Monday, 13 April 2020

On love, bows and arrows

The strength and effectiveness of an act can be measured by the degree to which love was the motivating factor. An arrow can be fired from a bow without much tension in the bowstring but its potency and impact will be limited. A man can do the right thing without much desire, perhaps out of a sense of duty but without proper motivation its impact will be limited.

Love sees the person in front of you and desires their good even at its own expense; love motivates a man to risk reputation, or to risk rejection and the degree to which love is the motivation the man's risk will be worthwhile or not. The seed once planted, flowers eventually.

Knowing I am loved is the key to how I live. I can live my life in such a way that I am craning for validation, or I can live my life from the position of already being validated and approved. The same act can be noxious or sweet according to the driving force behind it.

In Christianity I see that it's not just an act but it's intention and motivation that matters. The right act for the wrong reasons is no good, it rots and dies in the very doing of the thing. A bad act but done for the right reasons and with the right motivations can be life giving and result in a harvest of good fruit.

Living consciously aware of my life-giving Father's love for me and approval of me means that whatever I do has the potential for far greater impact than I could ordinarily expect. My Father's arm is the strong arm that draws back the bow enabling me to sore high and penetrate deeply into the enemy's camp. A life lived under God's loving approval is a generous, open-eyed and encouraging life; it is able to give little thought to its own reputation and instead can see, truly see, the people in front of it.

I am loved. The bow is drawn back.
He loves me. The bow is drawn back.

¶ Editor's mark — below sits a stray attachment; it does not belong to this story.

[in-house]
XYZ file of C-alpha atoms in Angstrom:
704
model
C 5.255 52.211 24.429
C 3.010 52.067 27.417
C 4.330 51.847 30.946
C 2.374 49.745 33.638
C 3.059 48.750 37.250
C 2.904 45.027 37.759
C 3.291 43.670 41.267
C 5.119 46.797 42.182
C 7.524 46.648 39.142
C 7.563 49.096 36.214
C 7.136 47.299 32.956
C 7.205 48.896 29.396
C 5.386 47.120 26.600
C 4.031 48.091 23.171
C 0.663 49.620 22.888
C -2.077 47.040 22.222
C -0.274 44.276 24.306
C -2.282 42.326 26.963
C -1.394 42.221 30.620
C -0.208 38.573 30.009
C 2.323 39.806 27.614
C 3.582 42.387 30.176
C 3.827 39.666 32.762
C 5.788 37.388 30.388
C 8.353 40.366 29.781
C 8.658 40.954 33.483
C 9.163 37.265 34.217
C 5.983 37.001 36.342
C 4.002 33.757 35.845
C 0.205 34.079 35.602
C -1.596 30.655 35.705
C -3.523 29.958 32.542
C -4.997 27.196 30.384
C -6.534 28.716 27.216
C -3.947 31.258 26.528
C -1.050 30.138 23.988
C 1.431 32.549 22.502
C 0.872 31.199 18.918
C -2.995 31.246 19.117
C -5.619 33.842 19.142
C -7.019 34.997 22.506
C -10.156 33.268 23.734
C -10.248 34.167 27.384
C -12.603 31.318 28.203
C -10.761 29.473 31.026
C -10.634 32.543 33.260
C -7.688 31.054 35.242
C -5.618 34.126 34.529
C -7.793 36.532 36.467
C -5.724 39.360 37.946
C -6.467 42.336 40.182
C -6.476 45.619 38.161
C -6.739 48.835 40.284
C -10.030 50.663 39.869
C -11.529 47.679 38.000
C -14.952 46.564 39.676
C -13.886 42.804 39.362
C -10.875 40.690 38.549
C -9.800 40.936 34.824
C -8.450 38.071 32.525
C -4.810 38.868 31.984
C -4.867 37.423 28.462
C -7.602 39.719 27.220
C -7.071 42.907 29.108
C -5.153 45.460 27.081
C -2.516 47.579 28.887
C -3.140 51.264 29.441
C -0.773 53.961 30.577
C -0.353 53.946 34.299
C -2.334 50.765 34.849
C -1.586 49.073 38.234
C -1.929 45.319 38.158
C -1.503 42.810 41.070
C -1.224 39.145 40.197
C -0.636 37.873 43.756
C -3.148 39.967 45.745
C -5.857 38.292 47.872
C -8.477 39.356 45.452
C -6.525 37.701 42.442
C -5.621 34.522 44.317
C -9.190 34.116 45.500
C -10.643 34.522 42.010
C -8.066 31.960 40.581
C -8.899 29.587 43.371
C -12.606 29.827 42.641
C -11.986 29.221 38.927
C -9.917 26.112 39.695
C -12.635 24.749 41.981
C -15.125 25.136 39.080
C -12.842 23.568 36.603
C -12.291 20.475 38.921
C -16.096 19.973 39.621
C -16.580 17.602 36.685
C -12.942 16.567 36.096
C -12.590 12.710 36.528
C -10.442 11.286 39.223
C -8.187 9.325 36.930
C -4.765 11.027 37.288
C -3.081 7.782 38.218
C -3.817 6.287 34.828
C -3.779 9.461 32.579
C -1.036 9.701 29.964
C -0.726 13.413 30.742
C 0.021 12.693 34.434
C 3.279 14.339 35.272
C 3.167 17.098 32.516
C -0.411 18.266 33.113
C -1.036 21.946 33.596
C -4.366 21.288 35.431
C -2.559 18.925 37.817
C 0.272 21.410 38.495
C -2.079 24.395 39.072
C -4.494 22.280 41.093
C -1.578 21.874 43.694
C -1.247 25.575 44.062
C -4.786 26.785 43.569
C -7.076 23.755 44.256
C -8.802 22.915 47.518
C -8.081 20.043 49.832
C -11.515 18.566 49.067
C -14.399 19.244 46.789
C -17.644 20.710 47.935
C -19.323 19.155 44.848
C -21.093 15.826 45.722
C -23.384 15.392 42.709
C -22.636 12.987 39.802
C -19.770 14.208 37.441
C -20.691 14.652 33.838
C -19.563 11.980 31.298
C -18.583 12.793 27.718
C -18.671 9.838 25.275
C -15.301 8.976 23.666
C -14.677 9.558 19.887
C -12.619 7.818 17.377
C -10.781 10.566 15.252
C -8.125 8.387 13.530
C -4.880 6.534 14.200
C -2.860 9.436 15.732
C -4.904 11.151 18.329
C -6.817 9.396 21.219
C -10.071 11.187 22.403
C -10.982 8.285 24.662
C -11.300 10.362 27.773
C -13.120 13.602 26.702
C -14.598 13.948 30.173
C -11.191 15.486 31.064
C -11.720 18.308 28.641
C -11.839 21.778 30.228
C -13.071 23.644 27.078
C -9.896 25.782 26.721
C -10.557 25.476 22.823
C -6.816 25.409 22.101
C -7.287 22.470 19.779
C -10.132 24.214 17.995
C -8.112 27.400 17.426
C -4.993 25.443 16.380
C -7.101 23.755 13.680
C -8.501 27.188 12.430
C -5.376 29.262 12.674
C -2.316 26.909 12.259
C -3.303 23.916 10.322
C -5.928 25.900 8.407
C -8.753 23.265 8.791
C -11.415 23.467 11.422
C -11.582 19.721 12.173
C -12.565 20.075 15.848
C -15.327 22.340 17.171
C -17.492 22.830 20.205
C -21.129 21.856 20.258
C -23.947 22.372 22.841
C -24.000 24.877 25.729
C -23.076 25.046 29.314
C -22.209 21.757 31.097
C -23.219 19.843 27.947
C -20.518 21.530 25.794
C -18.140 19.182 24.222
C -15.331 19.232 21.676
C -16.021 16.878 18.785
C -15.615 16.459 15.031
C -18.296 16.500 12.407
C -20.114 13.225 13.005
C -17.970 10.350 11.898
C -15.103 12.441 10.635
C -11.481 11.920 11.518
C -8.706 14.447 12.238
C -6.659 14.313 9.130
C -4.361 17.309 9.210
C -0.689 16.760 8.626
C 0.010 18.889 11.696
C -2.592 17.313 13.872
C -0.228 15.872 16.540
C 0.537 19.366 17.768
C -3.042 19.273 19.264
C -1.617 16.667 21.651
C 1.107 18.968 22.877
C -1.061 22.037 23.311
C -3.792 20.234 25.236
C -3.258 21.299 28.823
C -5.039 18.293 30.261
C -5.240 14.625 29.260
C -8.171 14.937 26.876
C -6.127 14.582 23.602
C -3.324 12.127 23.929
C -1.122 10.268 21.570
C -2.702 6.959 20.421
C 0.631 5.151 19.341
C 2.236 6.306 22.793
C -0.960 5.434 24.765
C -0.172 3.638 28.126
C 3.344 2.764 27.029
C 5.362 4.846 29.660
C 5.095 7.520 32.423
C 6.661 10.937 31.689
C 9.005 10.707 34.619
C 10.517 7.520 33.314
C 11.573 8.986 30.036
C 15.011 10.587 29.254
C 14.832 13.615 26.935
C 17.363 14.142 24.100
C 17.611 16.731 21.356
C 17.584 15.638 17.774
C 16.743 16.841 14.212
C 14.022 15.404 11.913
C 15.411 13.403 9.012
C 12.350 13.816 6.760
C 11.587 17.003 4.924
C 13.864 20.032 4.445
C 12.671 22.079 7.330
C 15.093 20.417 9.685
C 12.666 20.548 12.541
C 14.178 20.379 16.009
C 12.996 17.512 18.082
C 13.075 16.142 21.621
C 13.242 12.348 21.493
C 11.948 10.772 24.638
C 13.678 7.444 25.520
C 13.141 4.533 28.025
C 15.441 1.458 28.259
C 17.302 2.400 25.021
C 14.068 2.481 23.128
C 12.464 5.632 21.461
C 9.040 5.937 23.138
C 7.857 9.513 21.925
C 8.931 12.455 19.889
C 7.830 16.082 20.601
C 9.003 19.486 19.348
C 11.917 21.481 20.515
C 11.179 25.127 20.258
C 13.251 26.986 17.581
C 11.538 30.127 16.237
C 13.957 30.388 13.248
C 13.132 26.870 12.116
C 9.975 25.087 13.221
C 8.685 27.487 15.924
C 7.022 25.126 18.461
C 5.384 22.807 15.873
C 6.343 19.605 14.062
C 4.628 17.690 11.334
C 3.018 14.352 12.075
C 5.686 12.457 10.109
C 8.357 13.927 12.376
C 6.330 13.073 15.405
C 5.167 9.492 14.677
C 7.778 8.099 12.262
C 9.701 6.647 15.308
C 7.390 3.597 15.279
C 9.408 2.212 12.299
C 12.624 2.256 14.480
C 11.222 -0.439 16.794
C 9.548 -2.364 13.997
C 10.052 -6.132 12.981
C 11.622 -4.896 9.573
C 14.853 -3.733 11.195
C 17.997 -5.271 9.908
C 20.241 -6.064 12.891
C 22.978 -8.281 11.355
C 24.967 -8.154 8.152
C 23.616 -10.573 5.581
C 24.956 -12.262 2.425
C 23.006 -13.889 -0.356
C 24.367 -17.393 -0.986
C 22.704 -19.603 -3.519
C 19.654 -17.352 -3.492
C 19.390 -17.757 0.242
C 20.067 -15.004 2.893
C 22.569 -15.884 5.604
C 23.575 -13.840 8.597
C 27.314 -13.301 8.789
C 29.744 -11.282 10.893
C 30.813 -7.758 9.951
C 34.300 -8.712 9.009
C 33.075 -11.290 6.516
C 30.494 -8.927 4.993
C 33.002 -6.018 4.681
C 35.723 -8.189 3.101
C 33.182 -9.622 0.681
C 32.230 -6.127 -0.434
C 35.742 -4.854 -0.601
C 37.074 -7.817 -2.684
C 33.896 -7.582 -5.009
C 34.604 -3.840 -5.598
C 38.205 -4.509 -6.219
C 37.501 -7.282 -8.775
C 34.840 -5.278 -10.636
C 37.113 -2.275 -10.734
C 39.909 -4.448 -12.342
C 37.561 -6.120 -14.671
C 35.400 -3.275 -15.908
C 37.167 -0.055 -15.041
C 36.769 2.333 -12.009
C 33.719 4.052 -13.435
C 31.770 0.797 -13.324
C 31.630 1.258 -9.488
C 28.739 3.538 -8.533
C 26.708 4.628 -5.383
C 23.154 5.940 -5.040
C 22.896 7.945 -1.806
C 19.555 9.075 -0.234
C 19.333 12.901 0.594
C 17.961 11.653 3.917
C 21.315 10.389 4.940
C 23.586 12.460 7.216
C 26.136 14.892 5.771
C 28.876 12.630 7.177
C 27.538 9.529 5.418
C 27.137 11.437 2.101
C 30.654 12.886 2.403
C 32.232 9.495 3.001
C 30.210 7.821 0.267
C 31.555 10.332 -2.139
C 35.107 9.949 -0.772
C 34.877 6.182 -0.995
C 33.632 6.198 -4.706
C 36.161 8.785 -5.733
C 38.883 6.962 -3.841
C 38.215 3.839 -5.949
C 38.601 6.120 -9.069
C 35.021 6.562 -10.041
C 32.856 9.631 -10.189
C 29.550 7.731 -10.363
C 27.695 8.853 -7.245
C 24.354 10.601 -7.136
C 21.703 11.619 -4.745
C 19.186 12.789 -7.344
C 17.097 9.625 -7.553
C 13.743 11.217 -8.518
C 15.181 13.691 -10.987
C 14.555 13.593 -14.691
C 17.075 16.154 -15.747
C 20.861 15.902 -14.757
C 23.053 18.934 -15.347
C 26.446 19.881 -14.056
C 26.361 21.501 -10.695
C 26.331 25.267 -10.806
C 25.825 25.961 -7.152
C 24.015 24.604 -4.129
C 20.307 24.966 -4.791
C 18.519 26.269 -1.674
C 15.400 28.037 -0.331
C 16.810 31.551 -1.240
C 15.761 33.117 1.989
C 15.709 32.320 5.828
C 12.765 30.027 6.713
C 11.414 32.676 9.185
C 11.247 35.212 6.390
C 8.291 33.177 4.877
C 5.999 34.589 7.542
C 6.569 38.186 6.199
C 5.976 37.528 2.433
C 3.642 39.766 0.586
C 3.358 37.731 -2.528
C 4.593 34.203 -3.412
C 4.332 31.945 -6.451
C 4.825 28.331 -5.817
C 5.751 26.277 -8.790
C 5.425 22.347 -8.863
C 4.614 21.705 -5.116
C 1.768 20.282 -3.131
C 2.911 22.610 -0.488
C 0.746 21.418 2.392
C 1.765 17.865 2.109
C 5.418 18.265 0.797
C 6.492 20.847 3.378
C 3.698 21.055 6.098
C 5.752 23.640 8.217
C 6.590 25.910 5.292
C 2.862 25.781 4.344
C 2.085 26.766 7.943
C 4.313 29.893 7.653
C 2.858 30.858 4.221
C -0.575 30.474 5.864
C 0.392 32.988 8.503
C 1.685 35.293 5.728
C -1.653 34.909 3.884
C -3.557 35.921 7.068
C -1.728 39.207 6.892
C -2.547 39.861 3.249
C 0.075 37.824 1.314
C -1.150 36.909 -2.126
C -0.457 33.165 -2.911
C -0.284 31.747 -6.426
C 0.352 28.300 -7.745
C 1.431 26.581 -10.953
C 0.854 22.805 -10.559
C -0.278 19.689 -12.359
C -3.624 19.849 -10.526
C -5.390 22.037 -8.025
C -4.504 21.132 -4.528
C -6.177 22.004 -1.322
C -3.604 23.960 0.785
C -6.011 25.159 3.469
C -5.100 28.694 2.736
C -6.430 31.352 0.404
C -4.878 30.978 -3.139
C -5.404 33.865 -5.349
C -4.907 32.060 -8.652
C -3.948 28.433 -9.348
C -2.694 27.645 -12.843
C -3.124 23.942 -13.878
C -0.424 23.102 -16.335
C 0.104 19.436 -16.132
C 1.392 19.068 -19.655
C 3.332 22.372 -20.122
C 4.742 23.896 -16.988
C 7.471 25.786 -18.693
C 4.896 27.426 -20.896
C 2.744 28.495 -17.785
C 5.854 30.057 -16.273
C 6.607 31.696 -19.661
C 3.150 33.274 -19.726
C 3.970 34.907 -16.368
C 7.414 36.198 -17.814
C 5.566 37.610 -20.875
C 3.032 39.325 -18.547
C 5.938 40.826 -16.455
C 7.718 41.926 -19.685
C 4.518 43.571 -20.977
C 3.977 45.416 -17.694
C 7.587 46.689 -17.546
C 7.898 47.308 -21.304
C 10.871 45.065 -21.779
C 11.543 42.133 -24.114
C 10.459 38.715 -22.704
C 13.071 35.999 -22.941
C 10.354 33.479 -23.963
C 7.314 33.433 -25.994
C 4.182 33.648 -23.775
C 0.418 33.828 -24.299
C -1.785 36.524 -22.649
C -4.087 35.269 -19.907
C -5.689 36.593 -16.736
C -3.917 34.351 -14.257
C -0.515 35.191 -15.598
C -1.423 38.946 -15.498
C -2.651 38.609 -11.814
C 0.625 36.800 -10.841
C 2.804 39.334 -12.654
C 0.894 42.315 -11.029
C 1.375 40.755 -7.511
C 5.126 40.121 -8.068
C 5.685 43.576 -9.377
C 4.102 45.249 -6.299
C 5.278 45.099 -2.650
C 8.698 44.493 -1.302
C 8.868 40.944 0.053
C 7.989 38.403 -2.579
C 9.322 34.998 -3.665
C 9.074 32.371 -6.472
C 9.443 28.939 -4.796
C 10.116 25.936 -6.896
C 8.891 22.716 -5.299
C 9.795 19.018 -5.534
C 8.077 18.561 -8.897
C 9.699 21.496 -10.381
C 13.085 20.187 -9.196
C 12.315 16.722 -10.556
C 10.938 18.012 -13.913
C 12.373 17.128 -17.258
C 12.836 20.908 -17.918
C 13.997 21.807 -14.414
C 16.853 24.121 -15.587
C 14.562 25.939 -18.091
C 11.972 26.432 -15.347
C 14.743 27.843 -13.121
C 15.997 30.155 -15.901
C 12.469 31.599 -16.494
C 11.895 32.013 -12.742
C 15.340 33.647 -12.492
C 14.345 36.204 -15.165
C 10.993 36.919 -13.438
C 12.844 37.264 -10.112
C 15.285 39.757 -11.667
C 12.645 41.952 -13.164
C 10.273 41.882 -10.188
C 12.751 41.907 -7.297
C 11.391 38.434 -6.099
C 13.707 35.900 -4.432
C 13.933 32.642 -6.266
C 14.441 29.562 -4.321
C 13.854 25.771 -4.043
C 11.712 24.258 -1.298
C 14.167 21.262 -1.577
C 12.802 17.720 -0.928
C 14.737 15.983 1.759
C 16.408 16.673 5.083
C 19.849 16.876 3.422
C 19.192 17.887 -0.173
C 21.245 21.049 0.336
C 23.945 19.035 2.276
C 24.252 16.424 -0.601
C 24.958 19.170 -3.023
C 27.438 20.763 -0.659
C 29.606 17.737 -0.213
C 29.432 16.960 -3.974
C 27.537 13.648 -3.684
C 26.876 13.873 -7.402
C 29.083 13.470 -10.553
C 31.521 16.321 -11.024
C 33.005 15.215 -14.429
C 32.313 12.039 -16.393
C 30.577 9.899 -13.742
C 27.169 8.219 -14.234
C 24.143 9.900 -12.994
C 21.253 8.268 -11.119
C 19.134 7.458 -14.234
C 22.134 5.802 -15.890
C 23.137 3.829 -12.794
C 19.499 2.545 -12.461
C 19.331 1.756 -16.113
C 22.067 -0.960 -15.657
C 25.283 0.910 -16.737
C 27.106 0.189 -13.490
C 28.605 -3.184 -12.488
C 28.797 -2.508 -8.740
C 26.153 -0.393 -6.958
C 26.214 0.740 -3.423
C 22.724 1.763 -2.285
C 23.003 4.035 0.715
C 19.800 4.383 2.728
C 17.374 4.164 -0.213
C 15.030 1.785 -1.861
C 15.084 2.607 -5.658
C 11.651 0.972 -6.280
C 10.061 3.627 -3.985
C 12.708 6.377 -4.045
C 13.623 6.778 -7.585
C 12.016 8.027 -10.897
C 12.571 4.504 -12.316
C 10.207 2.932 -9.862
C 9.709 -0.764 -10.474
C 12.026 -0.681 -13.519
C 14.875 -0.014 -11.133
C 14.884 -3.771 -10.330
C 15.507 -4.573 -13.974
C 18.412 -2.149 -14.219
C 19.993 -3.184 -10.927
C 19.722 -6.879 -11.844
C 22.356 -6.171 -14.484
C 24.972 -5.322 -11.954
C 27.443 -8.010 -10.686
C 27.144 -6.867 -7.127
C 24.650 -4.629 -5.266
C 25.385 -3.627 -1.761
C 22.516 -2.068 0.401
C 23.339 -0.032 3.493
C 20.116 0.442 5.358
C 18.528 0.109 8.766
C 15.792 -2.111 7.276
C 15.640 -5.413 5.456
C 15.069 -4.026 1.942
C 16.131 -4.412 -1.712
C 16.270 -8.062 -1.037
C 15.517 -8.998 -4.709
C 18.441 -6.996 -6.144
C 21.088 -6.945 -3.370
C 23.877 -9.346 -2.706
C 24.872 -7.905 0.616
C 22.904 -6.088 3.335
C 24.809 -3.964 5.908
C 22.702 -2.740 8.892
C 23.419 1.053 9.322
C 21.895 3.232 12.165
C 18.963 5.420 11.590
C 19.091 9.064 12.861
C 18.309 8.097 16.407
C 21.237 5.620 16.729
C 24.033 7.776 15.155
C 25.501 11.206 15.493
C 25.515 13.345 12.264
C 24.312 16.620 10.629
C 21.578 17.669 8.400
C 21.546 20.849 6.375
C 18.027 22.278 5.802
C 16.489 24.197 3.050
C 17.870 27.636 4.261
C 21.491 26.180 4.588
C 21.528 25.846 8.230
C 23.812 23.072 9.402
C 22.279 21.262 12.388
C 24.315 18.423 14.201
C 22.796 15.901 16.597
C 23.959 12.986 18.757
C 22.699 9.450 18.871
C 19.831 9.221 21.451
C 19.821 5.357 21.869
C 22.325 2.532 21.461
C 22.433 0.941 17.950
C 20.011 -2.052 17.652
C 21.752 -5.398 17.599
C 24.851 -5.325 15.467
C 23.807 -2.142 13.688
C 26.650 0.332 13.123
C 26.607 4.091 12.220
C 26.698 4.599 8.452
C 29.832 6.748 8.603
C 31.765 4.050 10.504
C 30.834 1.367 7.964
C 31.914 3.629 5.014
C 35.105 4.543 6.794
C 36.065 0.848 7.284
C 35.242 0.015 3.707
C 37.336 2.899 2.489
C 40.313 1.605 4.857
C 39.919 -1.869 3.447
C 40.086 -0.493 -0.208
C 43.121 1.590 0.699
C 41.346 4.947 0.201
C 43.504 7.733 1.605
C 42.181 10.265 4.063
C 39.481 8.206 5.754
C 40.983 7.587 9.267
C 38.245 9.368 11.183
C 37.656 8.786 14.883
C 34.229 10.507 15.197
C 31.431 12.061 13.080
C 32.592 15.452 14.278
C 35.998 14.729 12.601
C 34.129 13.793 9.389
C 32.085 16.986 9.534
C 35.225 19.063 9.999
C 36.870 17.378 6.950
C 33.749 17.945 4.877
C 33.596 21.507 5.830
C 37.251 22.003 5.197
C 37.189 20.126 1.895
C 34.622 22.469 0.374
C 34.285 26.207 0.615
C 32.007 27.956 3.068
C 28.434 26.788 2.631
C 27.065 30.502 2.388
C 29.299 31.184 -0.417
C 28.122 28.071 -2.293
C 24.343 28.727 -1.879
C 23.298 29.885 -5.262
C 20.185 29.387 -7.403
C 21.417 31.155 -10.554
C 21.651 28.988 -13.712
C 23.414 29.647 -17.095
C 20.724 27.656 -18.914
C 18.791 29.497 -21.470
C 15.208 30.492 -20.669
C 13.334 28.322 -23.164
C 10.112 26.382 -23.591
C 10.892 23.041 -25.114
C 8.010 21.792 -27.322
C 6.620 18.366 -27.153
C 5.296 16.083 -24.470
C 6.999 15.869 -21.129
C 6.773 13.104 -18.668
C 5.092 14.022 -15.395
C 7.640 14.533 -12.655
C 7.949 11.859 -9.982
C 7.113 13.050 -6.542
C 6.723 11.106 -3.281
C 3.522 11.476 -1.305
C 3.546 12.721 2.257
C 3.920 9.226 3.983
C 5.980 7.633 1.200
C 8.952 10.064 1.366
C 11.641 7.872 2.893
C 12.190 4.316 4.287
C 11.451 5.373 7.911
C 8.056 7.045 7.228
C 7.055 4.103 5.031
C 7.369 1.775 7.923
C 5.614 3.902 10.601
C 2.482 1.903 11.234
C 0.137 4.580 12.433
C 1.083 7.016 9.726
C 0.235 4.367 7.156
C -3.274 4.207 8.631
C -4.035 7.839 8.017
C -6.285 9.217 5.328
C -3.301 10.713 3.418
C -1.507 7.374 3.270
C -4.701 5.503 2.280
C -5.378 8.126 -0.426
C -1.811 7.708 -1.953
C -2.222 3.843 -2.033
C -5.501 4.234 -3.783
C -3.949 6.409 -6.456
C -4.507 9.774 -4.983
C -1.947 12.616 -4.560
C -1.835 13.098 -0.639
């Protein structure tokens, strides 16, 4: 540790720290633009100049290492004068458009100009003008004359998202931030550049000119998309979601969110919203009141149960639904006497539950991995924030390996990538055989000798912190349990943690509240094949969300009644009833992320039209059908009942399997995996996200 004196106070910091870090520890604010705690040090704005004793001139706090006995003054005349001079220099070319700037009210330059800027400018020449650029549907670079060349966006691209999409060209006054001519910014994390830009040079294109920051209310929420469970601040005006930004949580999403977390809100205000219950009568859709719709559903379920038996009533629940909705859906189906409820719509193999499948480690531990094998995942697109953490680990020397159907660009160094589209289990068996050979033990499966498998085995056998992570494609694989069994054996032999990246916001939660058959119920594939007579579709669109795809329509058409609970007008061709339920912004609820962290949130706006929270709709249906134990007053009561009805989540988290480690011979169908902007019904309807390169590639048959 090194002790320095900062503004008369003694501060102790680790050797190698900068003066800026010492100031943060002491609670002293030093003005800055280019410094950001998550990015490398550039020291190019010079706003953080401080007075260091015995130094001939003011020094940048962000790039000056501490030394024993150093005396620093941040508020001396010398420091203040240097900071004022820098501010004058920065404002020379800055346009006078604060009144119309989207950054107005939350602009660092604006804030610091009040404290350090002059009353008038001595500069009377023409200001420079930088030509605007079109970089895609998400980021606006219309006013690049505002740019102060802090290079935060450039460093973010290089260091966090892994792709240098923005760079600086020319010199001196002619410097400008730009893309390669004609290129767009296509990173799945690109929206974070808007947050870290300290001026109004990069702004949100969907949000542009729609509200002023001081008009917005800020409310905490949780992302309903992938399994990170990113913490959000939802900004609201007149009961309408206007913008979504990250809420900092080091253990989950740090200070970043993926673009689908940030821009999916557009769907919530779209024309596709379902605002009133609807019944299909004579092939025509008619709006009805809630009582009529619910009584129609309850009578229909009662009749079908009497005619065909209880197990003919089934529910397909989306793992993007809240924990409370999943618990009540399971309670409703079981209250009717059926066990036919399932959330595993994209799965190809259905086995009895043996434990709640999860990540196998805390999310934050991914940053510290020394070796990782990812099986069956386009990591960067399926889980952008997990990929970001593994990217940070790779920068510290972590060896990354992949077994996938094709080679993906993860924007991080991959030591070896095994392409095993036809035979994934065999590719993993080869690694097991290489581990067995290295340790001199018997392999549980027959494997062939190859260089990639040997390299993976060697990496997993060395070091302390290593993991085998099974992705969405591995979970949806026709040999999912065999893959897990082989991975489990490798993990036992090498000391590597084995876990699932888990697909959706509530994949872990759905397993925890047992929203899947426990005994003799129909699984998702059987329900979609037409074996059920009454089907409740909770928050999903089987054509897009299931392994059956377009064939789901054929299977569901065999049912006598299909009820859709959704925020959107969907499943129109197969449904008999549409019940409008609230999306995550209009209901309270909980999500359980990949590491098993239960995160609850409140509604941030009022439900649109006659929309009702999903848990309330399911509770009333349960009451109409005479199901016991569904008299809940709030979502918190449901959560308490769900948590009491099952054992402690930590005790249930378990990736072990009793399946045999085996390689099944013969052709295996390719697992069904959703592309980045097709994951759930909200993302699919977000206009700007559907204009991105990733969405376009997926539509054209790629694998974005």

I lack no good thing. Further. 
I know he cares about me. Further still.
I am his and he is mine. Taught and fully extended the arrow can be released.

Or in more familiar terms: abide in me and I will abide in you. If you abide in me you will bear much fruit. Apart from me you can do nothing.

Knowing he loves me and approves of me gives me what I need to leave familiarity and walk toward uncertainty. Knowing he loves me and approves of me makes it possible for me to approve of others, give life to others and look to do and give genuine good to others. The important thing for the world then is that the saints sit often enough under his approval to allow it to flush out their insecurities and fears long enough that they may be effective.

I know that when I am starved of love I'll snatch at any approval I can. I'll play manipulative games for my approval, I'll give in order to receive, I'll self-promote, I'll build my own kingdom, I'll withdraw from the world and isolate, and instead of crucifying my flesh I'll feed it. Being love starved makes one meagre with encouragement or dishonest and manipulative with it. Being love starved makes one fearful and afraid of others, it rejects others or keeps them always at a distance.

Only his love can draw life's bowstring back far enough to make the unexpected possible.

I see it, I long for it. I must sit often enough and walk often enough and meditate often enough in his love that it becomes not an idea on a page or the theme of a song, but the strength and vitality of everything I do.

Because of his great love we are not consumed. His compassion never fails.

Sunday, 5 April 2020

Thin vs Full


Thin. This is the word I find myself reaching for to describe the experience of life and relationships over video rather than in person. Whether a time of prayer with friends, or an evening of games in 'gallery view' it has all the components of the real thing but none of the actual experience; I mean we're all there, visual versions of ourselves on a screen with all the same noises - the 'yes, amen' and the 'hey you cheat it's my turn!' but somehow it doesn't feel, well, real.